Though his trade is the epitome of behind-the-scenes work in the music industry, McMaster’s profile has risen within the company of late, thanks to the renewed consumer interest in vinyl and artists’ fascination with the process. Even contemporary acts like Arcade Fire and major names such as Scott Borchetta of Big Machine Records have visited his studio.
“He’s the final aesthetic arbiter of the work,” said T Bone Burnett, whose work with McMaster includes Alison Krauss’ Grammy-winning 2007 collaboration with Robert Plant and the New Basement Tapes record, where the likes of Elvis Costello and My Morning Jacket’s Jim James recorded uncovered Bob Dylan lyrics. “Ron, and the people who do what they do, are creative artists. They’re closer to creative artists than technicians.”
A physical disc has a finite amount of space to put information, and that presents challenges. Try to pack too much into one side, and the grooves crash into each other, which creates skipping. Make the album too loud, and that will cause the turntable to shake.
McMaster, by reputation, is an expert at balancing dynamics (meaning changes in loudness) and making sure that the music sounds the way the artists intended.
“He’s got great taste and great ears and a thorough knowledge of the fundamentals,” says Don Was, a veteran musician and head of Blue Note Records, the venerable jazz label that is home to recordings of John Coltrane and Herbie Hancock.
“There is a personality, the same way it is playing an instrument … . It’s a little mystical. You can’t quite put your finger on it, but it impacts the emotional content of the art.”
Now McMaster is helping to train a new generation of vinyl cutters, both to keep up with the current demand and to make sure that someone can take over for him when he retires later this year. Only a handful of people have the skills to cut masters professionally.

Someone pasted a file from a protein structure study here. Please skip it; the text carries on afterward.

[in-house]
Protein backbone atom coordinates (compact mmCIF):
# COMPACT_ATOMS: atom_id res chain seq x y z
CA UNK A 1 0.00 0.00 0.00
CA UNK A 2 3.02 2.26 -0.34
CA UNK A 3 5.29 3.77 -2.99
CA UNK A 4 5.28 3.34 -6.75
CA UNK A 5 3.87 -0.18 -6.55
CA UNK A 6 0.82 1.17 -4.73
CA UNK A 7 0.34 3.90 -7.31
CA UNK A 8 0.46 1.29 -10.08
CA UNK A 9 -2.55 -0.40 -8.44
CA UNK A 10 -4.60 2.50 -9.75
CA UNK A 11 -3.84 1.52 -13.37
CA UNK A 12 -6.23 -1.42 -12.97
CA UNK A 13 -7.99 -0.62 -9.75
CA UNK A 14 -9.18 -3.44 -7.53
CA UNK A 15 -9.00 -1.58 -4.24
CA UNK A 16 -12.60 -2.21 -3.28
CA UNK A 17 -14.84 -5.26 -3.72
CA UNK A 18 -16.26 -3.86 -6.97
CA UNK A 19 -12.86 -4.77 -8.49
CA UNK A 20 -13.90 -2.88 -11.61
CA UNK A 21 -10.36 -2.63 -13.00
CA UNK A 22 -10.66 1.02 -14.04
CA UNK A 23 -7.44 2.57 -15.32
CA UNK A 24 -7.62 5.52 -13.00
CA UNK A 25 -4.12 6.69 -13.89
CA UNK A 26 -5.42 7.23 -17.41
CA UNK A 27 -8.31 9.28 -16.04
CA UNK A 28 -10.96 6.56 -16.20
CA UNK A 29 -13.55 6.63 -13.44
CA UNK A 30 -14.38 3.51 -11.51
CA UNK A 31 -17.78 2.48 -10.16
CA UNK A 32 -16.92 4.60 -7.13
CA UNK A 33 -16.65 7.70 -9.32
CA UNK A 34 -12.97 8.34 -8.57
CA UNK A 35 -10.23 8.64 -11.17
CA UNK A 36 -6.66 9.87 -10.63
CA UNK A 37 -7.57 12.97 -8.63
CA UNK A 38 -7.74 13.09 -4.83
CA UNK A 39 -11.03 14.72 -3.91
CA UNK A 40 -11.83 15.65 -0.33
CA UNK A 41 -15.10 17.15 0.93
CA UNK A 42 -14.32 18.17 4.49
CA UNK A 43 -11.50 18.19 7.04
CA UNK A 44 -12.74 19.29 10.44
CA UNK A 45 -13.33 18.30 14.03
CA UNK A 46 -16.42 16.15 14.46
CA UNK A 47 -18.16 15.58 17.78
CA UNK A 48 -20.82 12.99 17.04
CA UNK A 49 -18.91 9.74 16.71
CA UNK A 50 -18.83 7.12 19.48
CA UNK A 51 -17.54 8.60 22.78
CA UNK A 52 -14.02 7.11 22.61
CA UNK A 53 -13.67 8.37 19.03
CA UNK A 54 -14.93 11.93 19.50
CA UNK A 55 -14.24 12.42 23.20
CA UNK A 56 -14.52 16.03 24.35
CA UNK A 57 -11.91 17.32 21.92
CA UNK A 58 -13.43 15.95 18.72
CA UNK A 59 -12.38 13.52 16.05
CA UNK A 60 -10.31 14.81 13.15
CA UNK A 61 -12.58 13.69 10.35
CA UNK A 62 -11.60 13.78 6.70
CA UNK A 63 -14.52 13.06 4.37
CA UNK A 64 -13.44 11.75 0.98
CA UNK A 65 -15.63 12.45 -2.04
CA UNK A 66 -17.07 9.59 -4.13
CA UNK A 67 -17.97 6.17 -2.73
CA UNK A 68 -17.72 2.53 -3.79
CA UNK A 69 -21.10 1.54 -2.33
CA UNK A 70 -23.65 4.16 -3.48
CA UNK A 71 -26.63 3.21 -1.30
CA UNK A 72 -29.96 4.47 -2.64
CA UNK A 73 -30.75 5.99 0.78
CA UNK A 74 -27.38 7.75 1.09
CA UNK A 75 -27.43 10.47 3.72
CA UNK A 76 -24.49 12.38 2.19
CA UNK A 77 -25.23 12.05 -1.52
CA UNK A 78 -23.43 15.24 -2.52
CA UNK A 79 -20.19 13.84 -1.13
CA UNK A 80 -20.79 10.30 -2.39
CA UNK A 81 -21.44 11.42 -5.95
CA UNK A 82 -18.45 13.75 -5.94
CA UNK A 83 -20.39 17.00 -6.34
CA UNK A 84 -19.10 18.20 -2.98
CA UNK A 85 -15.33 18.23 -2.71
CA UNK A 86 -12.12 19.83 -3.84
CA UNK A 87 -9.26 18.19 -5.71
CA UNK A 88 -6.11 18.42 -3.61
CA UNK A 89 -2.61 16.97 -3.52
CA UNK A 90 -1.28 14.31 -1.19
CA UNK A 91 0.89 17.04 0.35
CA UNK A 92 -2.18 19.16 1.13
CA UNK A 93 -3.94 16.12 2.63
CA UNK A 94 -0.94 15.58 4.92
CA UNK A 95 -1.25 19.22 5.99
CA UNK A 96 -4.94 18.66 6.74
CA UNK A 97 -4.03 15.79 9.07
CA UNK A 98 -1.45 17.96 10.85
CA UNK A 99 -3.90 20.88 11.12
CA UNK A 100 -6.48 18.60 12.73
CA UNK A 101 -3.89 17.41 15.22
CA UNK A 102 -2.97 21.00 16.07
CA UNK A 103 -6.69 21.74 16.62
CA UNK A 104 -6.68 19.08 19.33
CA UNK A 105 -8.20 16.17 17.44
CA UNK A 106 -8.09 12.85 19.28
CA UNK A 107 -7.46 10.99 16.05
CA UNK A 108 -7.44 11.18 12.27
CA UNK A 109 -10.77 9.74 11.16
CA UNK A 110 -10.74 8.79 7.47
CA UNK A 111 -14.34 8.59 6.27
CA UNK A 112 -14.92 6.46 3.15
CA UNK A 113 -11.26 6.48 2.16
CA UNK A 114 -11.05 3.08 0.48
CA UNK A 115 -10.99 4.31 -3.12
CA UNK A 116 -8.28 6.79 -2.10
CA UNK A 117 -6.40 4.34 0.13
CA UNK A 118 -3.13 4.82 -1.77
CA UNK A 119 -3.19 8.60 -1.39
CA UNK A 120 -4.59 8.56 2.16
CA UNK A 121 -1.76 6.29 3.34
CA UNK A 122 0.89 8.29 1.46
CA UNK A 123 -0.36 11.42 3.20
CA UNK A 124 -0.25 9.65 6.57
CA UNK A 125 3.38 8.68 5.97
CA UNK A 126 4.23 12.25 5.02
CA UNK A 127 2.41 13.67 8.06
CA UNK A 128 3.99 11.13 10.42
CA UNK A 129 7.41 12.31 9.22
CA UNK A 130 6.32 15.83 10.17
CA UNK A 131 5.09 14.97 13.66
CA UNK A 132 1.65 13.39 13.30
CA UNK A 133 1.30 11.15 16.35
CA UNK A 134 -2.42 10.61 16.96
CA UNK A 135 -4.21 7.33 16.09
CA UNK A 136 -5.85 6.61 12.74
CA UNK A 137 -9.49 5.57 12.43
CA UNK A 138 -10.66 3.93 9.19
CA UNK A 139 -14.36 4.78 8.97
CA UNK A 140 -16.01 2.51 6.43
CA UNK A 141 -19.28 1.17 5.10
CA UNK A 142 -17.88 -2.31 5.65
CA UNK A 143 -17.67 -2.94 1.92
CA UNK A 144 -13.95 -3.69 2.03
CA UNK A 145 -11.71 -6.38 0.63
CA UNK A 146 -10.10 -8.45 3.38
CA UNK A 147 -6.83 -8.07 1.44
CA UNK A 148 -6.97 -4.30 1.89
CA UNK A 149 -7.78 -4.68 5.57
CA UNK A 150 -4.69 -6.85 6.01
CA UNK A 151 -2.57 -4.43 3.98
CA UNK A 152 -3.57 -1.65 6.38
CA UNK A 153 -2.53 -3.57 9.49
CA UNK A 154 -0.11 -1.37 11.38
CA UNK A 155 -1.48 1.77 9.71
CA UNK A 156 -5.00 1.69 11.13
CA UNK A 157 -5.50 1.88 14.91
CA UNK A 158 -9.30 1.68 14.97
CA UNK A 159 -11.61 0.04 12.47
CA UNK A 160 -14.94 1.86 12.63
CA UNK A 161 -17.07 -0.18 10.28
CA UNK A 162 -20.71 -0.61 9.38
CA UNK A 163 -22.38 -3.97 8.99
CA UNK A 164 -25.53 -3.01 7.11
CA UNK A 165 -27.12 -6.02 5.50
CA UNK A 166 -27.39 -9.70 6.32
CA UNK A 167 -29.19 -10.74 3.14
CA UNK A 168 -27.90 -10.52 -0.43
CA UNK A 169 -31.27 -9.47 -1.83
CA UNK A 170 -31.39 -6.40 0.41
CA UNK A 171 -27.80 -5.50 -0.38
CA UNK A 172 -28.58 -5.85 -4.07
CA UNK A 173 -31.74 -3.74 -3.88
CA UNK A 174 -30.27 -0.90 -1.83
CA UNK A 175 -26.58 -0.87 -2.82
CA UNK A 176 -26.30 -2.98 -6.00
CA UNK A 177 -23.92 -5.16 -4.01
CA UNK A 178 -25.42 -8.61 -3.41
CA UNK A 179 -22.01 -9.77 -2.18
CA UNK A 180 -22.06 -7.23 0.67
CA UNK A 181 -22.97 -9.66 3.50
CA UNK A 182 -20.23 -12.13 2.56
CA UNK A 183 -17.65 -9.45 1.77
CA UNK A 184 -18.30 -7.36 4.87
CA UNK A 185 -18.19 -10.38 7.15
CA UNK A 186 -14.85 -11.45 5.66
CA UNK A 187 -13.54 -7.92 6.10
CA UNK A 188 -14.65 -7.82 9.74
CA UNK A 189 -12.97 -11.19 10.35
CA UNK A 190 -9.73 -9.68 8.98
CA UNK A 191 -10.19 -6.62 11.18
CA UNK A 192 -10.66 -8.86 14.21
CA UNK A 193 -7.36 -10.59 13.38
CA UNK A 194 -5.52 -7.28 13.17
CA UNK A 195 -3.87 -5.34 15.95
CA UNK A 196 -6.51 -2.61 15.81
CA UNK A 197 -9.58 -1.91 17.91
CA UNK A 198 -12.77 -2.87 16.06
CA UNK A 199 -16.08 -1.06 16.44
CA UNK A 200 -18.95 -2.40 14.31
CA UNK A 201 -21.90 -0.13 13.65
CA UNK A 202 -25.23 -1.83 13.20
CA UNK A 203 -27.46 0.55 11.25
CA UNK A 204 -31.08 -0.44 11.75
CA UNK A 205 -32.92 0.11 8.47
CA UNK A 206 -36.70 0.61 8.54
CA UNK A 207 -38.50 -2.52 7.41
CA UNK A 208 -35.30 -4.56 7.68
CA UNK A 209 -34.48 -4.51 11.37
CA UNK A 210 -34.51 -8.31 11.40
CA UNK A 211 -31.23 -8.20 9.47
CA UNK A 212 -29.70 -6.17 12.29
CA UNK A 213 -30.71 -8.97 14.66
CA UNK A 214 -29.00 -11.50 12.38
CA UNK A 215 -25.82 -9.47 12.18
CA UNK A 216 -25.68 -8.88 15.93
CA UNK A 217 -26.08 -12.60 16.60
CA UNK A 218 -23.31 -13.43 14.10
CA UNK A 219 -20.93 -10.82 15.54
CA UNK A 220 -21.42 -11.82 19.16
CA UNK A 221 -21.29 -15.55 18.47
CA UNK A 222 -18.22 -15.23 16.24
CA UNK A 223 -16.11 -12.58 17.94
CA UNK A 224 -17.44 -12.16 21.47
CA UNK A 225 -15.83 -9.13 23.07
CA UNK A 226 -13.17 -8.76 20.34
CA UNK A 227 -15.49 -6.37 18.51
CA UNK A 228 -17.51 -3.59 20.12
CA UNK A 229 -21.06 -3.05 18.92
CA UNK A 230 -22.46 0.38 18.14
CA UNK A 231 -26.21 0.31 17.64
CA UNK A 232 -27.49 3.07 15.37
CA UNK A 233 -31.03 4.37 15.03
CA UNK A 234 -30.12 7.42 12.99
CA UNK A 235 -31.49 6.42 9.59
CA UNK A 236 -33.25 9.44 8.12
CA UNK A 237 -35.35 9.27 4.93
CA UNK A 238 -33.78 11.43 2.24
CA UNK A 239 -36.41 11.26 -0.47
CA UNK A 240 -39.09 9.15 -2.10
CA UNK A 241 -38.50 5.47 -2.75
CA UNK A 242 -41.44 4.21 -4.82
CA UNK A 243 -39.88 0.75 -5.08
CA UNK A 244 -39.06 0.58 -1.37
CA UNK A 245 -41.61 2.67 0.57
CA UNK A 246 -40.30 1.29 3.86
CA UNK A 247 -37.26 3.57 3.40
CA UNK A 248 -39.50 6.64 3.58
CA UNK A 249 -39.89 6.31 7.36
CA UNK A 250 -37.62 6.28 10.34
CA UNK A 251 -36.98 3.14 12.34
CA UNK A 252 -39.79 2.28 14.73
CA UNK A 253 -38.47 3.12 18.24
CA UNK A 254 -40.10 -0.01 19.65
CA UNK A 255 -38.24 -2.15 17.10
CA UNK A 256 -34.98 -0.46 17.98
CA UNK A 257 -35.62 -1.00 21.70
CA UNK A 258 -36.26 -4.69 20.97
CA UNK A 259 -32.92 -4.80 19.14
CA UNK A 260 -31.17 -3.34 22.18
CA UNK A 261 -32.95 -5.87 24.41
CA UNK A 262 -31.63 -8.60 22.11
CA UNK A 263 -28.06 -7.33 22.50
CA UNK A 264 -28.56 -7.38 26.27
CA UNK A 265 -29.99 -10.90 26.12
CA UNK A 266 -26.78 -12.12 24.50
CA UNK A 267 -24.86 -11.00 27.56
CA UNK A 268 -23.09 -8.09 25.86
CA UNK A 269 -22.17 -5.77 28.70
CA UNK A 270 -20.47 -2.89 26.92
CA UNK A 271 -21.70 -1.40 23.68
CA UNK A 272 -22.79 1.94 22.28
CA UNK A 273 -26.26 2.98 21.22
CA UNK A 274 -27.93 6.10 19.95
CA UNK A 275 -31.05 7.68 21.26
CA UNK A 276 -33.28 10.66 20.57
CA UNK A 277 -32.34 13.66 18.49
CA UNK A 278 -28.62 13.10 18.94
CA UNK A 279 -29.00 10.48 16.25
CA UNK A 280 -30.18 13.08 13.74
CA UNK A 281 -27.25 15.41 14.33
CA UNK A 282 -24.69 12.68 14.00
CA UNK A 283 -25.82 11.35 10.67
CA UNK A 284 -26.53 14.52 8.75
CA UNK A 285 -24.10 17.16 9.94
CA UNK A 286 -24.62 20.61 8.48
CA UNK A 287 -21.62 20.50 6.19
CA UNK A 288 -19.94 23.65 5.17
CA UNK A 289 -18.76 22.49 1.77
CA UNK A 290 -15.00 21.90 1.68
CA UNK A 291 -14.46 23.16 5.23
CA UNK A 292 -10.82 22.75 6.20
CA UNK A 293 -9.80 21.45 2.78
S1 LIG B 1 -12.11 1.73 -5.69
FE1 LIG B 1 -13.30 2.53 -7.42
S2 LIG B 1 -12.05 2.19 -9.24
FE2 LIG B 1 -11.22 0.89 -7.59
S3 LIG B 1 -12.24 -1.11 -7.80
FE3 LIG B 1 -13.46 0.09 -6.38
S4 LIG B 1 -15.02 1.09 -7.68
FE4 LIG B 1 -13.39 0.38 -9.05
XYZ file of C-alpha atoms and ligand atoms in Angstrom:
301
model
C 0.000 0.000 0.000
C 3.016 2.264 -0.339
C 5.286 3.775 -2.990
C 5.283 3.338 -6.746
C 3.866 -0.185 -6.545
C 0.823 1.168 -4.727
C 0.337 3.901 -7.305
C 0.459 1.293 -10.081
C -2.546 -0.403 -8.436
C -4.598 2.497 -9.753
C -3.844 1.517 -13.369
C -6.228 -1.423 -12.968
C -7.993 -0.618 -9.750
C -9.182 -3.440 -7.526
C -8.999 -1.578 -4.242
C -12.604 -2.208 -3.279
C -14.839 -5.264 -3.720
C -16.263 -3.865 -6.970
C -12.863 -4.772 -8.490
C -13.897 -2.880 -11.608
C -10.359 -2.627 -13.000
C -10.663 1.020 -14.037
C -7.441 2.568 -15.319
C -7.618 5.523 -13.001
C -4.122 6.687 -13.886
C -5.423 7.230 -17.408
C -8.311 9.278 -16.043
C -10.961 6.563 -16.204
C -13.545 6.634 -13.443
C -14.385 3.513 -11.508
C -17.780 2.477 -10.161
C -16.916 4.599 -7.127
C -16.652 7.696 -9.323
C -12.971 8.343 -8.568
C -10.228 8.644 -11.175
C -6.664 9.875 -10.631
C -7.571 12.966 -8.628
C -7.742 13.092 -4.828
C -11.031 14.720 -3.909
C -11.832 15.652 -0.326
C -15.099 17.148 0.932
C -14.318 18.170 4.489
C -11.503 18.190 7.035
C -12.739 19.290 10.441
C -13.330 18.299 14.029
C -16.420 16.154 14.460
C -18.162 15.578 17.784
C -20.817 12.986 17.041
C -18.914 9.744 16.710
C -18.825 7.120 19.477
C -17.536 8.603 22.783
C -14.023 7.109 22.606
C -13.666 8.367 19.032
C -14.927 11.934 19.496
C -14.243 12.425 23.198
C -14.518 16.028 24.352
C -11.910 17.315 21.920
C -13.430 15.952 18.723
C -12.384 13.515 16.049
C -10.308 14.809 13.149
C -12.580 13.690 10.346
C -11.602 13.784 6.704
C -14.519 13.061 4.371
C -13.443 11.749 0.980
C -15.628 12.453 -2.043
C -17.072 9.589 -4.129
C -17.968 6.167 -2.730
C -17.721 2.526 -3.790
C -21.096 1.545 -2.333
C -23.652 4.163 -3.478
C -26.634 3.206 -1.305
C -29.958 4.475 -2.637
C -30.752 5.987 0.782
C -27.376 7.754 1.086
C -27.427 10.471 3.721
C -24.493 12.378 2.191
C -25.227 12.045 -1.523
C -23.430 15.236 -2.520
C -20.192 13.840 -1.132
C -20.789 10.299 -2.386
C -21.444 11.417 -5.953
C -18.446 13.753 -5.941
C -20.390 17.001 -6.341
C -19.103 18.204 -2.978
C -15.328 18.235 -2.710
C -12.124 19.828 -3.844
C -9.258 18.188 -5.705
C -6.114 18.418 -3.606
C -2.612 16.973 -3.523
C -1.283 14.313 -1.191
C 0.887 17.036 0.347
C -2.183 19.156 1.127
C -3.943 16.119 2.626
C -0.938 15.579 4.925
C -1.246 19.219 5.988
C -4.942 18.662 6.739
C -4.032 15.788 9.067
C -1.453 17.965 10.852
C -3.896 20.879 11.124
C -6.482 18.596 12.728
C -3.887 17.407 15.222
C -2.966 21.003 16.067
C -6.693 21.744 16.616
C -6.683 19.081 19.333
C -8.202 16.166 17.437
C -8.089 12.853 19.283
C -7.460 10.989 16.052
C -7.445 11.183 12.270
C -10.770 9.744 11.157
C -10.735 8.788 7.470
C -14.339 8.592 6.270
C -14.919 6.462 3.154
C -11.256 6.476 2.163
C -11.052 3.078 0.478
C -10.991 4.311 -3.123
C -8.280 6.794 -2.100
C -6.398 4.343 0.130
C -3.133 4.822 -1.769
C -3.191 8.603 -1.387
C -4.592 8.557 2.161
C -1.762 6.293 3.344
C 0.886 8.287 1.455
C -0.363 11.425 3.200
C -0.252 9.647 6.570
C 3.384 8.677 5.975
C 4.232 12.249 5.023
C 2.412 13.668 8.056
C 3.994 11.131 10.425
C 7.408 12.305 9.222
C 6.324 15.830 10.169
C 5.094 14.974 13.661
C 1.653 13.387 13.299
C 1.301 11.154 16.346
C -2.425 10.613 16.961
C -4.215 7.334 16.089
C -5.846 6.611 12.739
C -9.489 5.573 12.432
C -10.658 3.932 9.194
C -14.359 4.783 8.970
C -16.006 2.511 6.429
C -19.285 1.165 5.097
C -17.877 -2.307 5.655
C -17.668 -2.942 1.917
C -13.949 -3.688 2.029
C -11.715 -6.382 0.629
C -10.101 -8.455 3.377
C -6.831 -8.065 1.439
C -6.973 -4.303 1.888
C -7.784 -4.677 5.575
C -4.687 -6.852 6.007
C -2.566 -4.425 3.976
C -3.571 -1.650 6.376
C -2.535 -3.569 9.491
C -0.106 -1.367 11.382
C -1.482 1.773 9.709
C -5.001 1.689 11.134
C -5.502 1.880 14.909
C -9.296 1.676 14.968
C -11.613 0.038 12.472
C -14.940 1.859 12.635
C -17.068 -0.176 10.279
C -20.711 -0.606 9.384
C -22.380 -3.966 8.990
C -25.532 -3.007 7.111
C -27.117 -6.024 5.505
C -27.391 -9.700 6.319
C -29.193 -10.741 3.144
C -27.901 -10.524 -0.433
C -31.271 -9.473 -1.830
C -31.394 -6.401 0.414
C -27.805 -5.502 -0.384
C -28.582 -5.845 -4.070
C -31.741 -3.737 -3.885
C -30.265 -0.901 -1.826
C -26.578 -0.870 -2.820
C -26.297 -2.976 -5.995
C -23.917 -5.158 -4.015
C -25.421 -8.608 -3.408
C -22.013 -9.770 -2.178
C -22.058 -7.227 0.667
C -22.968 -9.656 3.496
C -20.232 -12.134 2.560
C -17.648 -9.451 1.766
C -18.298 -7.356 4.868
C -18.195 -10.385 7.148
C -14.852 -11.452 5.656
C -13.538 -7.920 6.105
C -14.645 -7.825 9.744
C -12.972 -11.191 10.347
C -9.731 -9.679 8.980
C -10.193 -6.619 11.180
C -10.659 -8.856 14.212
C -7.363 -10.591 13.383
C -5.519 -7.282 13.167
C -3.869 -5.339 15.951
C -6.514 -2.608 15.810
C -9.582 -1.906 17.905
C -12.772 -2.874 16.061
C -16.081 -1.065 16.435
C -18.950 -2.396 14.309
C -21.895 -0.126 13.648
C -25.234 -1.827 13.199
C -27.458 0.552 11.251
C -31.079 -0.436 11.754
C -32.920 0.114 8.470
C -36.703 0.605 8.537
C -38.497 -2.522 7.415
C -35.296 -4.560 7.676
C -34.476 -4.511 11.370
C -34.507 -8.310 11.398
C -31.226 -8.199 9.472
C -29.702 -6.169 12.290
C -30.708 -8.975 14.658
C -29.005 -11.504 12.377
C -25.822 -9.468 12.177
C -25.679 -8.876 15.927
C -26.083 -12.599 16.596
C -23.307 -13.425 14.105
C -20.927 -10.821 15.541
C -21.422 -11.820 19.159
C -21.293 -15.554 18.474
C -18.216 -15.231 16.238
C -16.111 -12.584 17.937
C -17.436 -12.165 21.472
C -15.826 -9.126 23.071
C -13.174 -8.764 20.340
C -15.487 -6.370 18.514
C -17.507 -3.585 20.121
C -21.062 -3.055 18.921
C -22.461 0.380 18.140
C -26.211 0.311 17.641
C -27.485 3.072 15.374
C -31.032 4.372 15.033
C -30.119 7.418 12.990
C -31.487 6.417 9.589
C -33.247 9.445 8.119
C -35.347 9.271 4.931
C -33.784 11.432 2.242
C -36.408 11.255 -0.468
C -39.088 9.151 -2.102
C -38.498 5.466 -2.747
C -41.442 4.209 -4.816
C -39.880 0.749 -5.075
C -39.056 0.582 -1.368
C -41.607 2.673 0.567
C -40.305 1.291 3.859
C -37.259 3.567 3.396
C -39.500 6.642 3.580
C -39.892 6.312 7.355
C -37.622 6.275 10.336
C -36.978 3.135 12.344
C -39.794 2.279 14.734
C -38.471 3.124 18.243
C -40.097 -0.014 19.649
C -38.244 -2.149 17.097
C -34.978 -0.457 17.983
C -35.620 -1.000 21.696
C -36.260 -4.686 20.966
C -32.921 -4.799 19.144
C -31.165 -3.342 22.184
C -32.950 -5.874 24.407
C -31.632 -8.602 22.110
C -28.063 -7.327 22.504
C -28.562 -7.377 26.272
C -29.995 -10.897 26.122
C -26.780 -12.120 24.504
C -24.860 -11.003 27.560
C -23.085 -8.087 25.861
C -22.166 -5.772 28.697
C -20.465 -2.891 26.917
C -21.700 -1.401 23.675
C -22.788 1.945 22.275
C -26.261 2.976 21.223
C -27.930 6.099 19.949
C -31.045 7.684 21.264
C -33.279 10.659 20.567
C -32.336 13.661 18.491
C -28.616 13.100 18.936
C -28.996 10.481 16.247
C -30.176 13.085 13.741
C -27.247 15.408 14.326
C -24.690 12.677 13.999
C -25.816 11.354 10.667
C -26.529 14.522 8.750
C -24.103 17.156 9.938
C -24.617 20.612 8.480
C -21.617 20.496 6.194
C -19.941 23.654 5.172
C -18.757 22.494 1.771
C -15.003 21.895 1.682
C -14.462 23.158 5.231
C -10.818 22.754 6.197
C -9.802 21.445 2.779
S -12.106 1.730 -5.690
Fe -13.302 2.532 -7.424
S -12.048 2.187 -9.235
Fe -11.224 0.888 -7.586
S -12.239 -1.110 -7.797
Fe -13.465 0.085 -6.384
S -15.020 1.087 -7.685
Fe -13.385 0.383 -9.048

Once vinyl came roaring back, Capitol brought a second lathe out of storage — a decades-old machine the company had considered selling during the LP’s slowest years.
The vinyl boom, which began in 2012, has become particularly beneficial to Capitol, which owns specialty labels Blue Note, Motown, Harvest and Astralwerks that make the kind of music that goes best through a turntable. Capitol’s vinyl sales are up 19 percent for the first six months of the year compared with the same period in 2015.
Capitol Records’ 44-year-old studio technician Ian Sefchick rehabbed the machine. Once he got it running, McMaster taught him the old tricks of the trade, while Sefchick applied his own modern digital know-how.
It wasn’t easy. One of his first projects was a reissue of Public Enemy’s “It Takes a Nation of Millions to Hold Us Back,” a landmark rap album with long, 30-minute sides. It took seven tries to get it right.
“It took me a while, because I was kind of thrown into it,” Sefchick said. “The lathe cuts into a physical medium, so there are a lot of limitations to it.”
A few years ago, amid the beginnings of vinyl’s comeback, McMaster faced his most difficult project: mastering his own record. Before his current career, he played drums in a late-1960s Sacramento garage rock band called Public Nuisance, which was signed to Terry Melcher’s Equinox Records. But hopes for that promising project evaporated when Melcher was swept up in the Charles Manson “family” murder case. After the murders of Sharon Tate and four others at the Los Angeles home Melcher had leased to film director Roman Polanski, Melcher shut down the label and shelved all his projects.
In 2012, though, McMaster heard through a friend that Jack White, formerly of the White Stripes, had started covering some of the old Public Nuisance songs in concert.
When White’s label, Third Man Records, offered to release the band’s recordings as a full-length album, McMaster agreed — on the condition that he would be able to master the record, titled “Gotta Survive.”
“That’s what I tell my kids,” McMaster said. “I’m 67 years old. If I can sign a record contract on something I did when I was 18 years old, don’t give up.”